The election night delight of the Partido Popular (PP) at the decline of the PSOE's share of vote, and the possibility of grabbing power in a region they have longed to govern, masked the decline in their own vote in favour of Ciudadanos (C's) and Vox.
Nevertheless, the PP is still the second biggest party. Standing alongside the PP campaign director, Elías Bendodo, who is the leader of the Malaga Diputación provincial authority, the PP's Andalusian regional leader, Juanma Moreno, also from Malaga, immediately announced that he would put his own name forward to be president of the Seville-based Junta de Andalucía.
The result was also a boost for the new PP national leader, Pablo Casado, who immediately started seeking an investiture alliance for Andalucía with Ciudadanos and controversially Vox. The parties' MPs' support would be needed to see Moreno as regional president.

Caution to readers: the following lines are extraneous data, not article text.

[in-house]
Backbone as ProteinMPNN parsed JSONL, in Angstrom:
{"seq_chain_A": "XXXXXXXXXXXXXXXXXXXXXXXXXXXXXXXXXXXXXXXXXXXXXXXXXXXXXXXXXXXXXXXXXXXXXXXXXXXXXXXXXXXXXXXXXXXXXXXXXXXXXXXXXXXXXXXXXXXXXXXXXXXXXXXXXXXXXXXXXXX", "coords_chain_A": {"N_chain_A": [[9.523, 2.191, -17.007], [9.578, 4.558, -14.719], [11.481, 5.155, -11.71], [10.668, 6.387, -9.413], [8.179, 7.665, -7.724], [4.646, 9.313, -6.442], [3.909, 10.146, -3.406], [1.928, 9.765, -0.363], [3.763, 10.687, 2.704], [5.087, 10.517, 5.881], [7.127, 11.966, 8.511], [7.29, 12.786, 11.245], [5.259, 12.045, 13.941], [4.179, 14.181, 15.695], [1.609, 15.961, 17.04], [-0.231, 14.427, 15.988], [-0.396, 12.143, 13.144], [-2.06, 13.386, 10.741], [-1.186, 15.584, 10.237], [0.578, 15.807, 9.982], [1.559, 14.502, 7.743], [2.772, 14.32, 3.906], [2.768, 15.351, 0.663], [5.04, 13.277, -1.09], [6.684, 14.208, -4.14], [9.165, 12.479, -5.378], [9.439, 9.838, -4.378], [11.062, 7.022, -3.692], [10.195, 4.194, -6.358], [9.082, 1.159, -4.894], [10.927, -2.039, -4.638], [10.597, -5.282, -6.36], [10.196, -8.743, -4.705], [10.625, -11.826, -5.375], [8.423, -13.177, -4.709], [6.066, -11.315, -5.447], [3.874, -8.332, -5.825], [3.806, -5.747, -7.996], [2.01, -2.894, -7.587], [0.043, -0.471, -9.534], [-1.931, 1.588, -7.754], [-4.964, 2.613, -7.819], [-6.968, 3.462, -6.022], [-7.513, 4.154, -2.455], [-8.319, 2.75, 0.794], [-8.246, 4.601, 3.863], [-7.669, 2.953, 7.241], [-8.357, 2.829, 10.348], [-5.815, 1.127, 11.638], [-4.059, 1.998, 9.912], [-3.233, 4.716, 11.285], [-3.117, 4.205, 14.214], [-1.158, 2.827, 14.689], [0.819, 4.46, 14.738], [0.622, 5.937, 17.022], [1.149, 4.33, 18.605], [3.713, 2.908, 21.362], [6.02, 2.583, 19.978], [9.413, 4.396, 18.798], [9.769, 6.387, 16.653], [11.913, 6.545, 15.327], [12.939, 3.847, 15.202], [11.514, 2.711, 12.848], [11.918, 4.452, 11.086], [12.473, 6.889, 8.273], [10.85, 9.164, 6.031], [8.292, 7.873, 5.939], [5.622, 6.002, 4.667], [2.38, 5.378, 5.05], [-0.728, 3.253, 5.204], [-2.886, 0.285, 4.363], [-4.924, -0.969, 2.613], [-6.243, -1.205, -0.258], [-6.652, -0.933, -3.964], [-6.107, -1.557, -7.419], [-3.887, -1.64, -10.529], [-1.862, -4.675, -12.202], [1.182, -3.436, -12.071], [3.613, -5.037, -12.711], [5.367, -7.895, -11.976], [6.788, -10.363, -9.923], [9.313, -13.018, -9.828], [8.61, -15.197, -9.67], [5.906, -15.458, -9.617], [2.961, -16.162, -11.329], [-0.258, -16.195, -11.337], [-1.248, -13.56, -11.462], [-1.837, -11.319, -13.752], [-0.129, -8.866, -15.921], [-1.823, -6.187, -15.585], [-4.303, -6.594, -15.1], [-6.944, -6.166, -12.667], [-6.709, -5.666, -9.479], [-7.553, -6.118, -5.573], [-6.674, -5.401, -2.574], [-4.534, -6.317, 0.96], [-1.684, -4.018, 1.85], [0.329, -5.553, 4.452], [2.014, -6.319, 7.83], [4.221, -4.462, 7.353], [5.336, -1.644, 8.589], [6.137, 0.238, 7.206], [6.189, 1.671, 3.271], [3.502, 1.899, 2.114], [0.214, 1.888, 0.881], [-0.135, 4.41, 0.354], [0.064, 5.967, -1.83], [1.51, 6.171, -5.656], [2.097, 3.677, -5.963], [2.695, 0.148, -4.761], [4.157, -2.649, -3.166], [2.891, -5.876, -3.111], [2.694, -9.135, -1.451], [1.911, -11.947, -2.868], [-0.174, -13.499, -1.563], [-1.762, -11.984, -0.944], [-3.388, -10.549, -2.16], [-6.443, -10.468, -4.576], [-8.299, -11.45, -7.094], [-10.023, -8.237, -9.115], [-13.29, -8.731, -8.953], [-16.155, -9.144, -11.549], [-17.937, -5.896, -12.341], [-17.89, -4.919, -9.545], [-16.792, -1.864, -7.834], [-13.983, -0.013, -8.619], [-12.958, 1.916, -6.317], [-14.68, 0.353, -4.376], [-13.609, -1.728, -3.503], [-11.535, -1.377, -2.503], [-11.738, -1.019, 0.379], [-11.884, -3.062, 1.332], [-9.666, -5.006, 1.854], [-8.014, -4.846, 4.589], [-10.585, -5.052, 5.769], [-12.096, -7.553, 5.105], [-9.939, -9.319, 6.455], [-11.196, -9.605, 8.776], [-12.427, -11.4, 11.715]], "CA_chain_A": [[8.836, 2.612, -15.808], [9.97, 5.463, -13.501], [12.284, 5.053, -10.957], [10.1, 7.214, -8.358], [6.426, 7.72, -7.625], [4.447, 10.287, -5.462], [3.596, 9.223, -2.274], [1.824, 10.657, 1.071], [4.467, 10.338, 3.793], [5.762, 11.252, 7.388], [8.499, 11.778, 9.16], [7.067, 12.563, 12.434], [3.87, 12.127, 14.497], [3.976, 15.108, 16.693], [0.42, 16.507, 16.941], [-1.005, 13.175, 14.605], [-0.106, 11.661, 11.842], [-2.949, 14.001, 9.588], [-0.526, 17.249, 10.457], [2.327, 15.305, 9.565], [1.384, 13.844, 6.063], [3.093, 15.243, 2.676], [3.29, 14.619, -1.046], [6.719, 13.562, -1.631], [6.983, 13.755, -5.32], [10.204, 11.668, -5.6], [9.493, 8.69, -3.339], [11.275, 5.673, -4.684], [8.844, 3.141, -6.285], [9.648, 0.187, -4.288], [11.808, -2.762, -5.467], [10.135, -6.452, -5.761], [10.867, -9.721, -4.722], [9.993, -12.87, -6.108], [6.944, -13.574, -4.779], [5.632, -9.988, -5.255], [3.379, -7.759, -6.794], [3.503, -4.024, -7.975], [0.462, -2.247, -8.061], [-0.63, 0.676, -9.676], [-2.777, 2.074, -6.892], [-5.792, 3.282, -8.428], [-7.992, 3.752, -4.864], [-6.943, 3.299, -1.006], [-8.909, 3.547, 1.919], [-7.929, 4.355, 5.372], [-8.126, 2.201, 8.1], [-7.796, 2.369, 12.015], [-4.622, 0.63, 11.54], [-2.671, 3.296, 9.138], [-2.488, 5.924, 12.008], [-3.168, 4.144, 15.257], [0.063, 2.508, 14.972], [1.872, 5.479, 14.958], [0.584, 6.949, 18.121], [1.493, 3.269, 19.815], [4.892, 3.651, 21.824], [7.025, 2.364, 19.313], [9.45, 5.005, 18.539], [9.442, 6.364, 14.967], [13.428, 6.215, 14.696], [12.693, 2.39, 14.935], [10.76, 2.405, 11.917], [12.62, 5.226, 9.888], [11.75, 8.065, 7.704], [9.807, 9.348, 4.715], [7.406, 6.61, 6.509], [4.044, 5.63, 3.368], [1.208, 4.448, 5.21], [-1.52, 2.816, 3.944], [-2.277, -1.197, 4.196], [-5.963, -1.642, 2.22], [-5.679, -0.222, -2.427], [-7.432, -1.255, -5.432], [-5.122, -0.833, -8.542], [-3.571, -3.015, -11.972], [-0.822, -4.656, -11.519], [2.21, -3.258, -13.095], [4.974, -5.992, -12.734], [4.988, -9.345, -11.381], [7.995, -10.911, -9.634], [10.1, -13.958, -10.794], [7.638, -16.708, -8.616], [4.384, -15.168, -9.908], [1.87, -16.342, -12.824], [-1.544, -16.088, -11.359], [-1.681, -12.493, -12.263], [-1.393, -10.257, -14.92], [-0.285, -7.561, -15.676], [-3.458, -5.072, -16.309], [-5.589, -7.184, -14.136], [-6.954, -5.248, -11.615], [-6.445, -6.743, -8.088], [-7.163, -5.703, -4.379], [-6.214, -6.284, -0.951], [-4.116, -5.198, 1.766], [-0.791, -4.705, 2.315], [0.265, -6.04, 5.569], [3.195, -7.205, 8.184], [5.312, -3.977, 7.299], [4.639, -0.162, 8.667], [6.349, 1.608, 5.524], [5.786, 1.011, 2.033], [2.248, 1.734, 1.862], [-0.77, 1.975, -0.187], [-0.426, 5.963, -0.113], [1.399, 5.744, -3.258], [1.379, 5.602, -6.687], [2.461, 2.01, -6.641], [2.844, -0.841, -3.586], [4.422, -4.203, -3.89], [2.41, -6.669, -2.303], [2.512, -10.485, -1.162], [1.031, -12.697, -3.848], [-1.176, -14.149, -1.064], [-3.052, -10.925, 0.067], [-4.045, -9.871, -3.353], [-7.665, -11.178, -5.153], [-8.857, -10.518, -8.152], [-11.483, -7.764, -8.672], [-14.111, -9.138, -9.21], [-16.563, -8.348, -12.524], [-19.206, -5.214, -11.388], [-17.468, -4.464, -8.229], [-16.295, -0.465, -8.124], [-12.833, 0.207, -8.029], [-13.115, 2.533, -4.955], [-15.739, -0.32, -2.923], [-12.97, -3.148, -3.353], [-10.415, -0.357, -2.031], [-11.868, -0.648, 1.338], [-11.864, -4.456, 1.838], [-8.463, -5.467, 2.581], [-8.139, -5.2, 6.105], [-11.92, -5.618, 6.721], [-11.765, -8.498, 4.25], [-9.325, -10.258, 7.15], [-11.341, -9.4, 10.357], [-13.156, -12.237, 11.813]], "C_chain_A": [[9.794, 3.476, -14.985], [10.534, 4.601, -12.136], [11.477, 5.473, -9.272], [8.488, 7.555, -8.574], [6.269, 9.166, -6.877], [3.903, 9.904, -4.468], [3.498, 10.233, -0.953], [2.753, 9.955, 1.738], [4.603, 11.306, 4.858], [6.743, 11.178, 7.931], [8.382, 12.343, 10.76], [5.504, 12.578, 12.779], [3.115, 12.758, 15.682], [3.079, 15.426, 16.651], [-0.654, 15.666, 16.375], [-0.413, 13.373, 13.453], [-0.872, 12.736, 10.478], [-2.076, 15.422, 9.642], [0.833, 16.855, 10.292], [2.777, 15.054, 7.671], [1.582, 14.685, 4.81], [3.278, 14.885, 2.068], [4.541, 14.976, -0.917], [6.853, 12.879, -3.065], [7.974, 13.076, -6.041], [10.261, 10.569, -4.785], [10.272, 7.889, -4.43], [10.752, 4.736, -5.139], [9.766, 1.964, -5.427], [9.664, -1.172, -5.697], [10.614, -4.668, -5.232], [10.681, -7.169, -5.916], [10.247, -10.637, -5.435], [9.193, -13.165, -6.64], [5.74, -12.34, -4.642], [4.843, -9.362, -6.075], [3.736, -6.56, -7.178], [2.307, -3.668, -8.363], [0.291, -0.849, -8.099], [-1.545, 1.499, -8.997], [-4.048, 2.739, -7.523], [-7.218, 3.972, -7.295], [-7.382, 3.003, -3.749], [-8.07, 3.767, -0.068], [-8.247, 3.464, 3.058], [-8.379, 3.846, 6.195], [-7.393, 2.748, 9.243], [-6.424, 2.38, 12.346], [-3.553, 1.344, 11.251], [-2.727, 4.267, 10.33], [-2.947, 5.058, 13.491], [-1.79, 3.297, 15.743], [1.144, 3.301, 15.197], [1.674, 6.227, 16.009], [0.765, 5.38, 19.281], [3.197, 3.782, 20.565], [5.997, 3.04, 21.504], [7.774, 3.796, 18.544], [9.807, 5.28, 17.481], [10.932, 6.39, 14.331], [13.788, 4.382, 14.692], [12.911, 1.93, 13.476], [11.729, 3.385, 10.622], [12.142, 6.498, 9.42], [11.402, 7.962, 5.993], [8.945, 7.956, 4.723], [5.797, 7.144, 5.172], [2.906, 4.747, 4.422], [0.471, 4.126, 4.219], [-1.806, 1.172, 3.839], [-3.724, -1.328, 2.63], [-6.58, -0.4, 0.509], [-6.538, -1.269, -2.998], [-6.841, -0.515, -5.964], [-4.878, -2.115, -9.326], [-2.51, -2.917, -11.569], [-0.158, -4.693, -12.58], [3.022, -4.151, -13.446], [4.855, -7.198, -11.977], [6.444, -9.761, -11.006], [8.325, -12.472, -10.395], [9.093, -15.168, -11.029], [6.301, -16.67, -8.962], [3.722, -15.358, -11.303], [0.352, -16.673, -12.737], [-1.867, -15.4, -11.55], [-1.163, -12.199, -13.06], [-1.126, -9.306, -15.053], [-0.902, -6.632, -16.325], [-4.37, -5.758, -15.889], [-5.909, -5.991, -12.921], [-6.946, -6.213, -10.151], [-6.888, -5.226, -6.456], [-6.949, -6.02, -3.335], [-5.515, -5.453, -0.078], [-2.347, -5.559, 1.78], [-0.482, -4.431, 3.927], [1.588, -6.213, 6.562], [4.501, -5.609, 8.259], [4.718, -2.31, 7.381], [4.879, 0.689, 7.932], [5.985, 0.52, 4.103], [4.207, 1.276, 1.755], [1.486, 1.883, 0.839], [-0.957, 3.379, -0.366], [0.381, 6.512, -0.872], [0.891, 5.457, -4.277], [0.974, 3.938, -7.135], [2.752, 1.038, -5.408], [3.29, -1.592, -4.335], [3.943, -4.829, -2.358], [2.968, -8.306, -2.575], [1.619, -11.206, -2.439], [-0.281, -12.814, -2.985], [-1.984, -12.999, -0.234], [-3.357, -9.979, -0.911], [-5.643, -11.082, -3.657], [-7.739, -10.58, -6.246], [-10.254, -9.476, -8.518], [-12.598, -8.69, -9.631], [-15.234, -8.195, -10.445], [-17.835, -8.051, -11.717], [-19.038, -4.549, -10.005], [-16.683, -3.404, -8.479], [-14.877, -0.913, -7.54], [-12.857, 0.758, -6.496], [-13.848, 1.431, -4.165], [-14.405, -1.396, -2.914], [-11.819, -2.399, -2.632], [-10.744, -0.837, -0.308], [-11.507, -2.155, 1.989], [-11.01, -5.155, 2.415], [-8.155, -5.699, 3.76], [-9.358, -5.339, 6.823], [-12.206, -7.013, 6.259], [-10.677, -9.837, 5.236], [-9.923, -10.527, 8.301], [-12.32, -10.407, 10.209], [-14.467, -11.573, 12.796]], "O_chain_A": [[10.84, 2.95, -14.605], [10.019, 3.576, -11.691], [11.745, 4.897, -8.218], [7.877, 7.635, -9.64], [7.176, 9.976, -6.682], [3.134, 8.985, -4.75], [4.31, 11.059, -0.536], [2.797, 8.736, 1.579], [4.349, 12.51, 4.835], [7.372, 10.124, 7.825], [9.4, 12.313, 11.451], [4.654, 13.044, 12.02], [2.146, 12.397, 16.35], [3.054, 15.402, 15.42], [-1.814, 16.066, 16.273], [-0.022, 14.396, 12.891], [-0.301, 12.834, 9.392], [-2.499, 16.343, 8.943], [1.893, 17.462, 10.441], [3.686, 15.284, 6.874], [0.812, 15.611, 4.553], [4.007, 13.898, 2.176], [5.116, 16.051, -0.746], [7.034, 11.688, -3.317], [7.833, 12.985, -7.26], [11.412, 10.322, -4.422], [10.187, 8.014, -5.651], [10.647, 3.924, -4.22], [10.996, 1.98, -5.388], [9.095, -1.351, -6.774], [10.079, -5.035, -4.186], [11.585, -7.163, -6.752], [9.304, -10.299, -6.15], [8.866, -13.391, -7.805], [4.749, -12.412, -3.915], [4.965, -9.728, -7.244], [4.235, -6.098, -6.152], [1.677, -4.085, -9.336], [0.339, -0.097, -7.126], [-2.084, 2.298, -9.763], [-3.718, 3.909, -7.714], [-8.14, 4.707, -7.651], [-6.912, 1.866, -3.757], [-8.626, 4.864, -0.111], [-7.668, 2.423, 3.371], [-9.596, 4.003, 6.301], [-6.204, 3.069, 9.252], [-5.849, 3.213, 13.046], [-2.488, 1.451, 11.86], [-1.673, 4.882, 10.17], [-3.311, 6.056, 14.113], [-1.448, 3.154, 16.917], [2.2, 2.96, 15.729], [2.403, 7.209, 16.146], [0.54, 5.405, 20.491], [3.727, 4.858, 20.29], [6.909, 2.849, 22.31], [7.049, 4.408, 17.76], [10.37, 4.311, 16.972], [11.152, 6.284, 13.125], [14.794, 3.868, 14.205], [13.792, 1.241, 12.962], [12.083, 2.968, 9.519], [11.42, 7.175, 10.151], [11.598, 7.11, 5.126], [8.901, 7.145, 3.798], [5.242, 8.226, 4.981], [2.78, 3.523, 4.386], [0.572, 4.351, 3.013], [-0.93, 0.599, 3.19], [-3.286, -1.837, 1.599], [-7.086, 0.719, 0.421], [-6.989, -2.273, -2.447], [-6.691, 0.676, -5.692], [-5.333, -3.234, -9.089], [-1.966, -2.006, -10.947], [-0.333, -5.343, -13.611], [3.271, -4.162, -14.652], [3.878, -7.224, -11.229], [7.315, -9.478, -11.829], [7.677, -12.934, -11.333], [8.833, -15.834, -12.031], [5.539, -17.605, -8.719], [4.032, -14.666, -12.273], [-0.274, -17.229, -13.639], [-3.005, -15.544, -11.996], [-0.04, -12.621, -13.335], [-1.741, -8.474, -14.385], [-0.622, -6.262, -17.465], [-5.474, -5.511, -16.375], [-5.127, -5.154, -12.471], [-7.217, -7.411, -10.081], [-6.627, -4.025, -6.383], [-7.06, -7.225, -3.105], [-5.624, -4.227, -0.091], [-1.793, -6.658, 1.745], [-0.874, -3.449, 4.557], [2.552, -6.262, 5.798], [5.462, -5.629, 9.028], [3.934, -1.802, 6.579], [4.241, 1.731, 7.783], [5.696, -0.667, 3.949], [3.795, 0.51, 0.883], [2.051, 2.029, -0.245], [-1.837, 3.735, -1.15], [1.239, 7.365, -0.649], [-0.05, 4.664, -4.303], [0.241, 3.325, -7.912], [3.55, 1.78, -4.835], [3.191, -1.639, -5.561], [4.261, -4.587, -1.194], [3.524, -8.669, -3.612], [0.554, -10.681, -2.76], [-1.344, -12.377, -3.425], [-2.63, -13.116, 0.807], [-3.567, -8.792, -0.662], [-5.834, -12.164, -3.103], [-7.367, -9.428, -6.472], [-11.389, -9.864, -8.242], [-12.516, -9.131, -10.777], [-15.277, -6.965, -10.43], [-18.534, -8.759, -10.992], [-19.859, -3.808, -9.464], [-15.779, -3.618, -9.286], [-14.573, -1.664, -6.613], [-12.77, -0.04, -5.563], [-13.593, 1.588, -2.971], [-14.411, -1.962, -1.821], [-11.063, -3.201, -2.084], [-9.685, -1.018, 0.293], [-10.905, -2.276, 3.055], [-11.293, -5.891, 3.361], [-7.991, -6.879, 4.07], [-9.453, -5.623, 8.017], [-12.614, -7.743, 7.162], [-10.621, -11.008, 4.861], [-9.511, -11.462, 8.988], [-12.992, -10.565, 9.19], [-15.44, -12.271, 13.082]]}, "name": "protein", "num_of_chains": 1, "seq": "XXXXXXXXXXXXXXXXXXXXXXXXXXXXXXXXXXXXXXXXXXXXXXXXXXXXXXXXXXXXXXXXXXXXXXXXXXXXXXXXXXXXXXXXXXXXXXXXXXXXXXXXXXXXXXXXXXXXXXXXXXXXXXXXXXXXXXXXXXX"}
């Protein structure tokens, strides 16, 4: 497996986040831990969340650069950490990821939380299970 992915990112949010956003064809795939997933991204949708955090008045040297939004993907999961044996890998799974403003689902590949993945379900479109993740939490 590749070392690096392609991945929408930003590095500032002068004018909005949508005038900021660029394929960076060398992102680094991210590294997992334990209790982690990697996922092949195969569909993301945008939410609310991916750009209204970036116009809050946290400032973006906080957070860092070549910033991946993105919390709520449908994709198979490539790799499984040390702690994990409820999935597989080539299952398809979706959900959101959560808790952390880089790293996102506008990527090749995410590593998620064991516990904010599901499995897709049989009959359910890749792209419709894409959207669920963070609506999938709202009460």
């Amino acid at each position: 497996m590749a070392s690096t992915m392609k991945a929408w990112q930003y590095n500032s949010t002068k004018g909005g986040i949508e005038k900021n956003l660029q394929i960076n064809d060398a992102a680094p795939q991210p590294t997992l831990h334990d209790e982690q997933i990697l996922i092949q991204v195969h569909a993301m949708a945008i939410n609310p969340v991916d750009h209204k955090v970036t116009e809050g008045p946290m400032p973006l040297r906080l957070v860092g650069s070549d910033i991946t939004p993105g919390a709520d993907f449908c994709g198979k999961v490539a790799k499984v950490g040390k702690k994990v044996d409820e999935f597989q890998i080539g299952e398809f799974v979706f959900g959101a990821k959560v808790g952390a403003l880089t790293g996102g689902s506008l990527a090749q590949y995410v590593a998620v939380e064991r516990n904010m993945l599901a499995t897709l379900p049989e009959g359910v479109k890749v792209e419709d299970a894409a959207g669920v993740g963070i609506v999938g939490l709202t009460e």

Potential partners, Vox, want to abolish regional parliaments and change the constitution. Faced with criticism over possibly having to rely on their new regional MPs' support, Pablo Casado said this week, "They [Vox] will have to decide if they take a passive role and abstain, or take an active role in government for four years." He added that his redline was no to reform of the constitution."
Bitter-sweet delight from C's
Ciudadanos (C's), which saw a doubling of its support to bring it close to the PP, was confident enough on Sunday night to say it should lead a new Junta government instead. Both its regional leader, Juan Marín, and national leader, Albert Rivera, said that as it was the party that had grown the most and the least affected by corruption, it had the right to form a regional government.
Marín had ruled out supporting the PSOE into power again, leaving him to openly favour going into coalition with the PP, but as the senior partner. Any role for Vox in giving support to this plan was debated this week, amid fears that accepting far-right support could alienate C's' centrist base of voters.